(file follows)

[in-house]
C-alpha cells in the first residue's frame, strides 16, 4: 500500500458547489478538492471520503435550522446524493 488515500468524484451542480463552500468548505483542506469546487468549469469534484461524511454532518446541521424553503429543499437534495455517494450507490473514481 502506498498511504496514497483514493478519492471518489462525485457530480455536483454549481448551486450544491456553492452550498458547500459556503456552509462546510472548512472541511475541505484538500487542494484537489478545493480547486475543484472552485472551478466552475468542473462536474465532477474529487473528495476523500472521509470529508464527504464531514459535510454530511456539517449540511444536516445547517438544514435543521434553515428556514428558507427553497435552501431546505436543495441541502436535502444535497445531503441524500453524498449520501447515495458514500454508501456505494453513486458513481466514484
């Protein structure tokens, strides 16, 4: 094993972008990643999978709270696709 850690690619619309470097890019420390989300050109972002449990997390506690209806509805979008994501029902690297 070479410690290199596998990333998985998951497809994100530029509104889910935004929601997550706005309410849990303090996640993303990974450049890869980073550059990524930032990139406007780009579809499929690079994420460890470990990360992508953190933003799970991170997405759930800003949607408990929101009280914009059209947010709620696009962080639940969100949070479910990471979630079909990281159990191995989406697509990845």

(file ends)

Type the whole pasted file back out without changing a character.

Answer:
[in-house]
C-alpha cells in the first residue's frame, strides 16, 4: 500500500458547489478538492471520503435550522446524493 488515500468524484451542480463552500468548505483542506469546487468549469469534484461524511454532518446541521424553503429543499437534495455517494450507490473514481 502506498498511504496514497483514493478519492471518489462525485457530480455536483454549481448551486450544491456553492452550498458547500459556503456552509462546510472548512472541511475541505484538500487542494484537489478545493480547486475543484472552485472551478466552475468542473462536474465532477474529487473528495476523500472521509470529508464527504464531514459535510454530511456539517449540511444536516445547517438544514435543521434553515428556514428558507427553497435552501431546505436543495441541502436535502444535497445531503441524500453524498449520501447515495458514500454508501456505494453513486458513481466514484
């Protein structure tokens, strides 16, 4: 094993972008990643999978709270696709 850690690619619309470097890019420390989300050109972002449990997390506690209806509805979008994501029902690297 070479410690290199596998990333998985998951497809994100530029509104889910935004929601997550706005309410849990303090996640993303990974450049890869980073550059990524930032990139406007780009579809499929690079994420460890470990990360992508953190933003799970991170997405759930800003949607408990929101009280914009059209947010709620696009962080639940969100949070479910990471979630079909990281159990191995989406697509990845």